We envision a world in which a wireless, mobile user makes use of whatever computational infrastructure is present in the vicinity, including devices and services such as large screens and printers, all accessed and controlled from one or more portable devices carried by the user. To achieve this long-heralded vision of “ubiquitous computing,” significant progress is required in system architecture, middleware, and application software design to make the environment intuitive to the user, practical from a technical point of view, and able to leverage existing infrastructure in a significant way. The current goal of the Mobile Project is to provide a model for an adaptive infrastructure supporting HTTP-based mobile applications and serivices.
We propose the model starting from the user view and expectations of the interactions with the data, the devices, and the services. The key elements for the model are the user, the data objects he or she interacts with, and the adaptation controls associated with these objects. The user is offered a simple control model, and there is no need to modify the browsers or the web servers. Objects are transferred, transformed, and adapted. This functionality is offered by an adaptation infrastructure (proxy-based), which also dynamically annotates the data objects with adaptation controls and assists in the execution of these controls.
As our prototype shows, the infrastructure to support adaptation is simple and leverages the existing web protocols and infrastructure. The user is the link between versions of an object at various devices. The data objects are copied, transferred, and adapted or transformed, starting from an original or from a more-or-less accurate version generated on the fly. Adaptation of data objects to the environment might be transparent to the application but is, most of the time, manifest as far as the user is concerned, and he or she can further refine the adaptation.
This approach is important for two reasons. First, there is a clear recent trend towards all application software becoming web-based, transforming the web from a passive source of information to an interactive medium with an increasingly rich array of standard services and protocols. Major ERP system vendors like Oracle and PeopleSoft are turning their applications into “pure internet” applications. Second, our thesis is that this standard-based, internet framework for applications in fact provides an opportunity for a mobile, dynamic, and adaptive infrastructure that is qualitatively different from the “classical” view of applications as purpose-written software, linked with common libraries, running on some operating system, communicating via a proprietary client-server protocol. The openness of the internet standards allows easily migration of functionality and “intelligence” into proxies and services without requiring detailed knowledge of application semantics.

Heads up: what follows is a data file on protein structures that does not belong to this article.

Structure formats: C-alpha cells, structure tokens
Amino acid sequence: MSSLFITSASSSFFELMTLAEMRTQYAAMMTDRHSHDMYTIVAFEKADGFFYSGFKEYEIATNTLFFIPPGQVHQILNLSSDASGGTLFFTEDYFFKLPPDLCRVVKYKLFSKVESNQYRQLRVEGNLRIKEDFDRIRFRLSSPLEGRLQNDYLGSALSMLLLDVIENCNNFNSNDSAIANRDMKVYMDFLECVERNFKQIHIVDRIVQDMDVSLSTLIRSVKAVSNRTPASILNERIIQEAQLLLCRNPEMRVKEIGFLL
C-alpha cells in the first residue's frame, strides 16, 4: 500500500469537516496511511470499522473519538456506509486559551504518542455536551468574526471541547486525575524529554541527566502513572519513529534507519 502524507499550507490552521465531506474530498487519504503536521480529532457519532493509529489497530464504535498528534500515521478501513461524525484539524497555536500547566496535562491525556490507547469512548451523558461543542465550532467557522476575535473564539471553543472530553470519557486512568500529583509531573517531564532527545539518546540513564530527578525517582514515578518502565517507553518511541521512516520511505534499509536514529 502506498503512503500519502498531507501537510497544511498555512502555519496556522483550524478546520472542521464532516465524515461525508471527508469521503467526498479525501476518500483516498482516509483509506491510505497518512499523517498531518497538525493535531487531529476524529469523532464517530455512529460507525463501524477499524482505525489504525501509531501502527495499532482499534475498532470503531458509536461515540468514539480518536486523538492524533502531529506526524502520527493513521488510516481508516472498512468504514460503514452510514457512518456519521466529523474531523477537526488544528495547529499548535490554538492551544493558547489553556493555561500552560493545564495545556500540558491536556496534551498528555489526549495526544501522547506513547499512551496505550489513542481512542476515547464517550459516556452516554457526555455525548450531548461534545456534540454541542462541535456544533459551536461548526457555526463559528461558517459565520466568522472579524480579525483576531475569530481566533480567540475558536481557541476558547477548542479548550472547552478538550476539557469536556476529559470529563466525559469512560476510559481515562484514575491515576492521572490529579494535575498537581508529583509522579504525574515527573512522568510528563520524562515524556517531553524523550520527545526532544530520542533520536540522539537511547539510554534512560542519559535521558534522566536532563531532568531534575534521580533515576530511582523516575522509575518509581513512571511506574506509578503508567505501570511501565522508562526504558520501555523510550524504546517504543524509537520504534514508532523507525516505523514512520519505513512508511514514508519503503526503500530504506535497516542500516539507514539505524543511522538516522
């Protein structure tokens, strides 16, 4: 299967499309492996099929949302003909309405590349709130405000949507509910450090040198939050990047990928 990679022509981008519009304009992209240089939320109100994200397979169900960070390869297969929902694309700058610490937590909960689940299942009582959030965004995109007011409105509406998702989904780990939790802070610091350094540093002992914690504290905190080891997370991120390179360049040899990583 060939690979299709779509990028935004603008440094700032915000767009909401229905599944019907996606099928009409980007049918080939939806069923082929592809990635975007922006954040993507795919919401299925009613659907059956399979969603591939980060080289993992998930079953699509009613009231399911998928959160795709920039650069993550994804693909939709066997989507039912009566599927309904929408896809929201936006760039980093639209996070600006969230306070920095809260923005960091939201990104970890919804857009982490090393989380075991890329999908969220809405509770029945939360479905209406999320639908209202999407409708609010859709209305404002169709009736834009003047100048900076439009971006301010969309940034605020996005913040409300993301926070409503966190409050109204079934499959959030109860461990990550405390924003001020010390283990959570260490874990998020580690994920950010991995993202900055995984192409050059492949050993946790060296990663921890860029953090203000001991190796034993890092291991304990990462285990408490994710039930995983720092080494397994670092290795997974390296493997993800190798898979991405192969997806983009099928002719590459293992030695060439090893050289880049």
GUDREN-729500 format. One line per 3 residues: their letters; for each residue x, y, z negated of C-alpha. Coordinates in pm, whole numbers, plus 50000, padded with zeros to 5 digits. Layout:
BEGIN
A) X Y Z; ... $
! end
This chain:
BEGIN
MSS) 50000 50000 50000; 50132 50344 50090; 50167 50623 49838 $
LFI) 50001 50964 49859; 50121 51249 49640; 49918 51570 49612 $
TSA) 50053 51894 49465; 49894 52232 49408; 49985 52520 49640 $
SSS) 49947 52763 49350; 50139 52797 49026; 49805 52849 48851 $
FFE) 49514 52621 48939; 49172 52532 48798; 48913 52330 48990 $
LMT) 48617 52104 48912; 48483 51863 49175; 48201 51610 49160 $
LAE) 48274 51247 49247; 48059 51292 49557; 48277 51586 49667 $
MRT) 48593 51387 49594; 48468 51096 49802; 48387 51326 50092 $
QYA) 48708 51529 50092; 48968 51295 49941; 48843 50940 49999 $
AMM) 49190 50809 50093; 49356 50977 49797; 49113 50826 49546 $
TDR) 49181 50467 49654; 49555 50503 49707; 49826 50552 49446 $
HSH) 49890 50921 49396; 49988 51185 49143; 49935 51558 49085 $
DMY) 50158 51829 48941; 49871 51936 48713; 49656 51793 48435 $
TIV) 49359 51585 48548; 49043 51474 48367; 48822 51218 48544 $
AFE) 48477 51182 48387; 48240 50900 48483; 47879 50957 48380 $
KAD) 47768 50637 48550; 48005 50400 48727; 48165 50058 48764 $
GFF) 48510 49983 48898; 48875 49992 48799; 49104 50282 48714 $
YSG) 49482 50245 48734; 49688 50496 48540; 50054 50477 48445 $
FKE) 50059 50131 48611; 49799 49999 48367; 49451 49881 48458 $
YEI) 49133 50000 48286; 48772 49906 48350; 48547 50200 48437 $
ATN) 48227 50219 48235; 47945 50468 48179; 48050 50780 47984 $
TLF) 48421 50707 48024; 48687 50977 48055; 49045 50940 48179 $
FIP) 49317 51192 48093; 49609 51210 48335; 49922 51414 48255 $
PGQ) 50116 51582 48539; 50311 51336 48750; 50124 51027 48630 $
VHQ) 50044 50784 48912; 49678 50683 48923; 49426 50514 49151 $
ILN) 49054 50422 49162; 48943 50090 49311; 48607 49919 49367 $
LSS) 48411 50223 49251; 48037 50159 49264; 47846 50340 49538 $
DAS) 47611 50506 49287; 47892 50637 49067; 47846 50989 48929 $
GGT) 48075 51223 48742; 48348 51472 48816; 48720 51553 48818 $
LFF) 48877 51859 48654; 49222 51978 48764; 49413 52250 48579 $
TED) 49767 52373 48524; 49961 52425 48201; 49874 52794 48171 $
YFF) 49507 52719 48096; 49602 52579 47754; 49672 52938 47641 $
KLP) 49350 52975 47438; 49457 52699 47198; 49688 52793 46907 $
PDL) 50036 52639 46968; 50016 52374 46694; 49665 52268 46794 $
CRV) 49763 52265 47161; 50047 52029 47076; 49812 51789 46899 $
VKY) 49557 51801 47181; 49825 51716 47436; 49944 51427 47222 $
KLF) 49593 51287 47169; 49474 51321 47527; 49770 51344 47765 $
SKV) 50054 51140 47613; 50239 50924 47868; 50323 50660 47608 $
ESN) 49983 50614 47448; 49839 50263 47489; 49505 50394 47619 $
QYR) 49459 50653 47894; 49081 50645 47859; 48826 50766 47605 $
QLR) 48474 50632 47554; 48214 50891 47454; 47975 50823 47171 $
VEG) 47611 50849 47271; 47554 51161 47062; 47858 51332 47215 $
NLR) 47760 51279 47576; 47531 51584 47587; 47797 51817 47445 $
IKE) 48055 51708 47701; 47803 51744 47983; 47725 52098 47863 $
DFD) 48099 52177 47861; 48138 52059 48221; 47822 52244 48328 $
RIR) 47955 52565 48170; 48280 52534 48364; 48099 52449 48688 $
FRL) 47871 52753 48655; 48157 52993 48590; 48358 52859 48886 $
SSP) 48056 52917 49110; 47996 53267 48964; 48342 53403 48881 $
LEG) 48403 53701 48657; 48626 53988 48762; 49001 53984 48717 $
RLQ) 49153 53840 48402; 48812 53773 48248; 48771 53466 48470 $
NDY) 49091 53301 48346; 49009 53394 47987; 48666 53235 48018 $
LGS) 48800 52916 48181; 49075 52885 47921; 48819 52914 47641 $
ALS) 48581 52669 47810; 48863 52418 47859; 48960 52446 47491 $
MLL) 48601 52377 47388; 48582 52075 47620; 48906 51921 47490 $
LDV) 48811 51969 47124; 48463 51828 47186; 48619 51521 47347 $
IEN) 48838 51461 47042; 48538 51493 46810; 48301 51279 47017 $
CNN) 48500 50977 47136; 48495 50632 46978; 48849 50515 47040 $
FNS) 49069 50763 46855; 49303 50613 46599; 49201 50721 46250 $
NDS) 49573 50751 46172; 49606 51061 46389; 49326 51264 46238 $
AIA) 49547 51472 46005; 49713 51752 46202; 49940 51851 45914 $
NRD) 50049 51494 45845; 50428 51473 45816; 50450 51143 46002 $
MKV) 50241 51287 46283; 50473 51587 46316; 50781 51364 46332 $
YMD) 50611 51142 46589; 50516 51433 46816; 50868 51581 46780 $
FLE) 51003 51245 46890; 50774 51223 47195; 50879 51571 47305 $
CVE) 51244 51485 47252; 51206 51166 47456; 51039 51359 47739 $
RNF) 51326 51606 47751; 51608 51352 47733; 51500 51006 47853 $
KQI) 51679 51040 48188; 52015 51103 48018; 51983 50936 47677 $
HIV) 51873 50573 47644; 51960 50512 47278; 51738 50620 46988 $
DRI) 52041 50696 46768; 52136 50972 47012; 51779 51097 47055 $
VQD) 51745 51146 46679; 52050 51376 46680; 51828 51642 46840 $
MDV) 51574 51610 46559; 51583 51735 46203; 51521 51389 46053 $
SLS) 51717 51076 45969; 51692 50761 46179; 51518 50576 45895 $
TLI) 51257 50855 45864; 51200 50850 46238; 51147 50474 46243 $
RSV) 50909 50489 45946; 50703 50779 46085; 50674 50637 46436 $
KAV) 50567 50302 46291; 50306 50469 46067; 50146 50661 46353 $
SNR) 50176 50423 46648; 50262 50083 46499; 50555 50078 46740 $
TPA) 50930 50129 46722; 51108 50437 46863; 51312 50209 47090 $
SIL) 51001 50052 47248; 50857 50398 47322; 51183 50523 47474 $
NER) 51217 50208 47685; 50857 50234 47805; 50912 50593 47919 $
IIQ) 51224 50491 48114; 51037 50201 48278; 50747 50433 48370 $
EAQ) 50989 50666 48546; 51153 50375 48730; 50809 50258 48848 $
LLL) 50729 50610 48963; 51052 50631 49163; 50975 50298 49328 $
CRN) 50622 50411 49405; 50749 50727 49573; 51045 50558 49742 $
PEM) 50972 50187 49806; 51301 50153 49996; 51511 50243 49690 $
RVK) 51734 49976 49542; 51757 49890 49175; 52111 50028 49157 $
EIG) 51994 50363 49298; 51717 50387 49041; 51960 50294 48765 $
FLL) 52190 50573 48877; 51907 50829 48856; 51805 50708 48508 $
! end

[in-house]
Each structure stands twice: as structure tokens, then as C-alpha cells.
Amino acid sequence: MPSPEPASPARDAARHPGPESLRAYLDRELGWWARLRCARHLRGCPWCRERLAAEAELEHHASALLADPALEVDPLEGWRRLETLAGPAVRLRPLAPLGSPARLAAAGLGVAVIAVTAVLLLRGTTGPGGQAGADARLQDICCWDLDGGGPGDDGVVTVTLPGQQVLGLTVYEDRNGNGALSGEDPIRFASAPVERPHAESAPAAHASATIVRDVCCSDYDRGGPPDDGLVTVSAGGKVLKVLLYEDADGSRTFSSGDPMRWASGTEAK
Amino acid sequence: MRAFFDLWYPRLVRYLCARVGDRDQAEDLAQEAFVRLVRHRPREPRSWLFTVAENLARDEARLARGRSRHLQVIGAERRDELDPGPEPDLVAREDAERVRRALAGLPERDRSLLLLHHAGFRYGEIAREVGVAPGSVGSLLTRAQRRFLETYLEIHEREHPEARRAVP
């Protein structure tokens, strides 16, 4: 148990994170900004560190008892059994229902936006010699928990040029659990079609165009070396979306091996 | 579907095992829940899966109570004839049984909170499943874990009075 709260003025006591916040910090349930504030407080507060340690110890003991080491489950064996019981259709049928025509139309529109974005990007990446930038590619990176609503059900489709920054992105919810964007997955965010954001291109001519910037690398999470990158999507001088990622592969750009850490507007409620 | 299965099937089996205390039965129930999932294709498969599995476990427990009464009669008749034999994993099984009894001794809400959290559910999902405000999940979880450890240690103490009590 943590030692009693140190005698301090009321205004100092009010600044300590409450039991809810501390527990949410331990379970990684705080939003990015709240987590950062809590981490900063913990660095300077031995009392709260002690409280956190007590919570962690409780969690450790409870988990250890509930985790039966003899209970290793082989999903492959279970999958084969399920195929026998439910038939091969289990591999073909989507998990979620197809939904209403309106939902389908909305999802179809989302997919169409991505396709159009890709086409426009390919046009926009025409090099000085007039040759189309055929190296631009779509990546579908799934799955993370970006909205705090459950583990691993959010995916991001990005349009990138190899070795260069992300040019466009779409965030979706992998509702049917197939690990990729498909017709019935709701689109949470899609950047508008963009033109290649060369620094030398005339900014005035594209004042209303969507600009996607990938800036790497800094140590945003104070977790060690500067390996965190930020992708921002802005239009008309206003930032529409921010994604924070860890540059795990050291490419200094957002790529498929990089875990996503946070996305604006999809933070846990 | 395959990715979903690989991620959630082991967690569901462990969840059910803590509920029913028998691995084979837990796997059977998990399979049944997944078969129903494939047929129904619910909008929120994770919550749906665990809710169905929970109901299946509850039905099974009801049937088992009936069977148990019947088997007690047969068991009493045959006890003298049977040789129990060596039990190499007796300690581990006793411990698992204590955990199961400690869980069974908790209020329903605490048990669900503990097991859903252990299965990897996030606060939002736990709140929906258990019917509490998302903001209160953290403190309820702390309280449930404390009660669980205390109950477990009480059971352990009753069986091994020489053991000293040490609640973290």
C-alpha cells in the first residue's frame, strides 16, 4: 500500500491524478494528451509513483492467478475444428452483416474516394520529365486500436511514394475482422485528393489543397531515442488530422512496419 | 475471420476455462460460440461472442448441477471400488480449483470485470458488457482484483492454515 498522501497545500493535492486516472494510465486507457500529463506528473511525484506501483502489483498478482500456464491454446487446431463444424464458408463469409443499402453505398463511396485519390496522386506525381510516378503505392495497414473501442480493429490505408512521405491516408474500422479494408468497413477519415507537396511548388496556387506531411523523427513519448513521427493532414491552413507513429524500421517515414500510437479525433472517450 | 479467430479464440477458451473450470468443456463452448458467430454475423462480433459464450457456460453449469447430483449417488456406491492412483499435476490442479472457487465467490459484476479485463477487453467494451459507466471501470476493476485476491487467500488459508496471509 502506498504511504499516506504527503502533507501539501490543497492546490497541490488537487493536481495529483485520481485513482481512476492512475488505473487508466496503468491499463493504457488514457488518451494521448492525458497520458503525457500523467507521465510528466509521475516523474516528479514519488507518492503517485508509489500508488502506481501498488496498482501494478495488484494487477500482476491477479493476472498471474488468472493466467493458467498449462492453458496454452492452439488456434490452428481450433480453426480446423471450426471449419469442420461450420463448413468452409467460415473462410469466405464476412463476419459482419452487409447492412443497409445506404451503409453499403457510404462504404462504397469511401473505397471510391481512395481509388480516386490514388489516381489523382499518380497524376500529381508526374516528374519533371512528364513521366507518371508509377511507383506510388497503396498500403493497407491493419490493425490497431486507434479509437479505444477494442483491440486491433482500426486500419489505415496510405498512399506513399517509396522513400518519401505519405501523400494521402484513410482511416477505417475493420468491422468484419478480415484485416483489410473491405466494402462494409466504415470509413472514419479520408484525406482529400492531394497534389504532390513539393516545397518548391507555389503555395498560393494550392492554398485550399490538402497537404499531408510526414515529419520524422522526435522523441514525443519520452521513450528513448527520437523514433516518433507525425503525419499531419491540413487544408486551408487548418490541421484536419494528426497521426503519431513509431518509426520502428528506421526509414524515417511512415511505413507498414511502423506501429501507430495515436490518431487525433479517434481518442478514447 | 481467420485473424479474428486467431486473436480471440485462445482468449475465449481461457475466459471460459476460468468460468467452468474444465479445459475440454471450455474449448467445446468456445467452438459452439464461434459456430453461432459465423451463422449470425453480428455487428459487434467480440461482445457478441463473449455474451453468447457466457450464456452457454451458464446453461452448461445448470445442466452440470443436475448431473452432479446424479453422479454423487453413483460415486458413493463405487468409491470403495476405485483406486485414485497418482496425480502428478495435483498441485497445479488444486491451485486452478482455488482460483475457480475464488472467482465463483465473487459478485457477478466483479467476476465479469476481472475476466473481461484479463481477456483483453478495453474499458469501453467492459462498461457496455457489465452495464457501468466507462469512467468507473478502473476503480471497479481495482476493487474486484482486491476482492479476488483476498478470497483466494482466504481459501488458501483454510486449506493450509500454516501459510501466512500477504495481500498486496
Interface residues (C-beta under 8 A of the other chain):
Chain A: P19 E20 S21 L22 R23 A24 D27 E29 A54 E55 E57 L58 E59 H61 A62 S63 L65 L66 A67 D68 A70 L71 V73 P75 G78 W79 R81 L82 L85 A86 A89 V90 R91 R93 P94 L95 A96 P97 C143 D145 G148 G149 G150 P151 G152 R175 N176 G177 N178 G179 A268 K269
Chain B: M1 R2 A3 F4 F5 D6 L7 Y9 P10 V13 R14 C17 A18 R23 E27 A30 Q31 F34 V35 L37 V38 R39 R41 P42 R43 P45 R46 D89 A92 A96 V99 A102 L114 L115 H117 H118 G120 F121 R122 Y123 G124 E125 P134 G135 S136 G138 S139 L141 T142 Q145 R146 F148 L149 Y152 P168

A mobile user or application needs to be able to obtain information tagged with geographic references, so that information relevant to a particular location can be found and made available to the user. The location may be where the user is currently, or it may be about some other location of interest, such as one to be visited in the future. Current web technology relies on simple keyword search to discover, for example, hotels in Halifax or restaurants in Rome.
One compontent of our project investigates how one might explicitly organize web-based information on geographic lines to permit more direct answers to queries of the form "find all web sites in geographic area G that have keywords K1, K2, … Kn." We propose to solve this problem through a hierarchy of "geometry managers" and "kiosks." Geometry managers are responsible for partitioning an area G into smaller areas that are passed recursively to other geometry managers or to the kiosks at the leaves of the tree. Each kiosk is responsible for maintaining a table of URLs and keywords for sites in its own geographic area. For example, a single kiosk might store references to all the (web sites of) stores in a shopping centre, monuments in a neighbourhood, or research labs in a university campus.